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Blessed are the Peacemakers, for They Shall Be Called Children of God

March 15, 2014

2096324073_d766d91caeAs we continue to explore the Lord Christ’s Sermon on the Mount with specific attention to the Beatitudes, it may be profitable to pause for a moment and reflect upon the nature of beatitude itself.  Beatitude encompasses far more than happiness or blessedness.  It is an eschatological lodestar guiding us to a way of life that promises eternal salvation. The Beatitudes initiate one of the main themes of Matthew’s Gospel, that the Kingdom so long awaited in the Old Testament is not of this world, but of the next, meaning, among other things, that it is not political or external, but spiritual and internal, yet having the power to transform every aspect of life, every corner of space, and every moment of time.

Saint Gregory of Nyssa refers to beatitude as “dispassion, divine union, estrangement from vice, and likeness to what is good” (Prologue to On the Song of Songs). In his introductory homily on the beatitudes, he provides us with a thought that illumines and is illuminating, “Beatitude is a possession of all things held to be good, from which nothing is absent that a good desire may want.  Perhaps the meaning of beatitude may become clearer to us if it is compared with its opposite.  Now the opposite of beatitude is misery.  Misery means being afflicted unwillingly with painful sufferings” (Homily 1 on the Beatitudes, PG 44.1193).

This is precisely the manner in which Saint Gregory reflects upon the eighth beatitude.  If bringing peace to another is the outward manifestation of love, its opposite, causing discord or disturbance, must necessarily be the offshoot of hatred.  As Saint Gregory writes, “Now what is held to be the opposite of love? It is hate and wrath, anger and envy, harboring resentment as well as hypocrisy and the calamity of war. Do you see for how many different diseases this single word is an antidote? For peace is equally opposed to every one of the things mentioned, and wipes out these evils by its own presence. Just as illness vanishes when health supervenes, and as no darkness is left when light begins to shine, so also when peace appears, all the passions connected with its opposite are eliminated” (Homily 7 on the Beatitudes, PG 44.1284).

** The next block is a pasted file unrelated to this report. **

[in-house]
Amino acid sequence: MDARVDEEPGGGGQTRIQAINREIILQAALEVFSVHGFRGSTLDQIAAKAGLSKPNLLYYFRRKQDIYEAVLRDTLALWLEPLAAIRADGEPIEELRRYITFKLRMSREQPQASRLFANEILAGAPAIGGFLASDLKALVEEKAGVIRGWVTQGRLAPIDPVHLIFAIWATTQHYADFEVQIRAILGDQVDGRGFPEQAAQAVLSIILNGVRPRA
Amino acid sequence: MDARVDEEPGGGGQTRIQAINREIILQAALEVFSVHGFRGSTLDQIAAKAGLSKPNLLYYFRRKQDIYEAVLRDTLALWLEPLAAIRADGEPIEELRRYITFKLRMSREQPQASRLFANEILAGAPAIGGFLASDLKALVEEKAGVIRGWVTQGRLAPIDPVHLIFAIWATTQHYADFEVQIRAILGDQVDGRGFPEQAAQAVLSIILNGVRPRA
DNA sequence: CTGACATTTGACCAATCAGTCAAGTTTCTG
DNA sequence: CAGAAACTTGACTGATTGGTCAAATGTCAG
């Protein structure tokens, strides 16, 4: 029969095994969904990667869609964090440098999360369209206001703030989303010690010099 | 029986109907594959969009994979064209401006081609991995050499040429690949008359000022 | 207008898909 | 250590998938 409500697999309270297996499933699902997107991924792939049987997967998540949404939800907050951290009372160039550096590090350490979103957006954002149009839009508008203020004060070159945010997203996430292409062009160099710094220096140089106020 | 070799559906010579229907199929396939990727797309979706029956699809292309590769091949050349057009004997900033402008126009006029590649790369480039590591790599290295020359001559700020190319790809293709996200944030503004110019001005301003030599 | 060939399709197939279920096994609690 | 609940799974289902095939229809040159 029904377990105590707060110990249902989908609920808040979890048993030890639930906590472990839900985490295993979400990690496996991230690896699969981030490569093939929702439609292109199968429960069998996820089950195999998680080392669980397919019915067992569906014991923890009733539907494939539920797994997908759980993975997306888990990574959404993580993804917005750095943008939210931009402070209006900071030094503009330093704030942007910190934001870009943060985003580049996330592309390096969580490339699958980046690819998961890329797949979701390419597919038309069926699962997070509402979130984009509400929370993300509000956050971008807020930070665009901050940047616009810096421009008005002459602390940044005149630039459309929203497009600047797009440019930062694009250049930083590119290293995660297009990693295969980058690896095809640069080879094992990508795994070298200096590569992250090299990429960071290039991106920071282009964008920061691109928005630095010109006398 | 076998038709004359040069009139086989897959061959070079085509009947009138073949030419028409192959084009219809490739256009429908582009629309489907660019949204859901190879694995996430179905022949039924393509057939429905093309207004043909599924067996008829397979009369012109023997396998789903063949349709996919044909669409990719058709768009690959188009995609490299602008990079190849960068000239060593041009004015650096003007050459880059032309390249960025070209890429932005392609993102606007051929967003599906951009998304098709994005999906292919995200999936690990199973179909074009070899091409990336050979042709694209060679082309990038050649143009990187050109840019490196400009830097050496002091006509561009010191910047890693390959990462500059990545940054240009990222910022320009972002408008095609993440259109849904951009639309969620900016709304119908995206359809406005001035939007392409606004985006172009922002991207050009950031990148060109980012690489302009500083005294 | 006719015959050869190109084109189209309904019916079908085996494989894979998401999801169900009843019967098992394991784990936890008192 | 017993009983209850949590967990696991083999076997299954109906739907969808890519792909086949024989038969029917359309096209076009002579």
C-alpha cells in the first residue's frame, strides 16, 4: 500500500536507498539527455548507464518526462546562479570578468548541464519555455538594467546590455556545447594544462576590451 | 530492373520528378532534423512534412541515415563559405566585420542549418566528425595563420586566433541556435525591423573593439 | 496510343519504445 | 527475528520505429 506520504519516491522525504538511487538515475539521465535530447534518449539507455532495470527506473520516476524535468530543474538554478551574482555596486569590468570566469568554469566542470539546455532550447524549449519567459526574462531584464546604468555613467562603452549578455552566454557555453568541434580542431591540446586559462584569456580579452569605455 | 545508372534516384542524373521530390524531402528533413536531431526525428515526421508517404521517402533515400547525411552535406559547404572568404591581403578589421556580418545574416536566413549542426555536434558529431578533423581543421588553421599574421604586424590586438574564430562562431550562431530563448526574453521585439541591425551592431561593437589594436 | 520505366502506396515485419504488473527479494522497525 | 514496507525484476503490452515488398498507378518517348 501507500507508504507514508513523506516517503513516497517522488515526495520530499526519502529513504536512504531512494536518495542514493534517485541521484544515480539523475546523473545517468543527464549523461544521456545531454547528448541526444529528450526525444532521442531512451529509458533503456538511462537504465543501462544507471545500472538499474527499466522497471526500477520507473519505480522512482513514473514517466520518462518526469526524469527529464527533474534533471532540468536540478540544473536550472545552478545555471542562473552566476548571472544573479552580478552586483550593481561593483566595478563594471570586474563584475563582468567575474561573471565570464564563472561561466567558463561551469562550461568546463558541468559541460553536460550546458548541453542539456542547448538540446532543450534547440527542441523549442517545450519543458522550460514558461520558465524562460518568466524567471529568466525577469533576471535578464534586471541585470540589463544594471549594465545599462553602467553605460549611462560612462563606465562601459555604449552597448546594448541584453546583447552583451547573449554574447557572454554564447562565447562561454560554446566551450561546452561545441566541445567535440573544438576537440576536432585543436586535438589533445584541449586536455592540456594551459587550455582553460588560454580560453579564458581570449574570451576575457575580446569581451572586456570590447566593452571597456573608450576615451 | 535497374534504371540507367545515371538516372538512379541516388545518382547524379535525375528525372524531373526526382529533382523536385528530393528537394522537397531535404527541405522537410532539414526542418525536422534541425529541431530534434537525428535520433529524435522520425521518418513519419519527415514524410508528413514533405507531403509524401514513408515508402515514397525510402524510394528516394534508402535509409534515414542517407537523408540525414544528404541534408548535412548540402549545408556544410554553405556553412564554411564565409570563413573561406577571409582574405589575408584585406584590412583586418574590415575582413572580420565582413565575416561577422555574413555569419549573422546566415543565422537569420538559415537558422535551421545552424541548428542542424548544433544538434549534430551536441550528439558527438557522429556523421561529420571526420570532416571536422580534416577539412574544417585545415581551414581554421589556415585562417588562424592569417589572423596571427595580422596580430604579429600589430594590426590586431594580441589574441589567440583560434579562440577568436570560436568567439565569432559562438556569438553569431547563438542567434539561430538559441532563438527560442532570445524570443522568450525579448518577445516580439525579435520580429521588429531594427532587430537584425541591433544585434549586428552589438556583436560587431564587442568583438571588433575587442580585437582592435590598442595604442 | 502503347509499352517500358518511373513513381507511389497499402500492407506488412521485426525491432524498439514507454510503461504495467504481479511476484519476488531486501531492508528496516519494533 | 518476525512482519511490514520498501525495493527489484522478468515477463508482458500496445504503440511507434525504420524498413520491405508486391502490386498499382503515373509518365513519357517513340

St._Gregory_of_NyssaThe gift of peace is truly a healing balm for every ill. Although those suffering from depression, anxiety, the cravings of addiction, the turbulence of anger, obsessions, compulsions, and the many other manifestations of psychopathology may say they want to be the opposite of what they are at present, what they ultimately desire is peace of mind, for peace brings a new healthy and wholesome way of being in the world that is productive, fertile, and full. When people are at peace, they feel as though their needs are satisfied, they can be grateful for the gifts they have, they can be warm and loving with others, they can set goals for direction in life and set out for bright futures where joy, trust, compassion, and freedom are faithful companions. With peace, human beings, who are confessedly “dust and ashes” (Genesis 18:29) and “like the grass that withers” (Psalm 102:4), become sons and daughters of God, thus transcending their own nature, for “the mortal becomes immortal, the corruptible becomes incorrupt, the ephemeral becomes everlasting, and the human becomes divine” (Gregory of Nyssa, Homily 7 on the Beatitudes, PG 44.1279).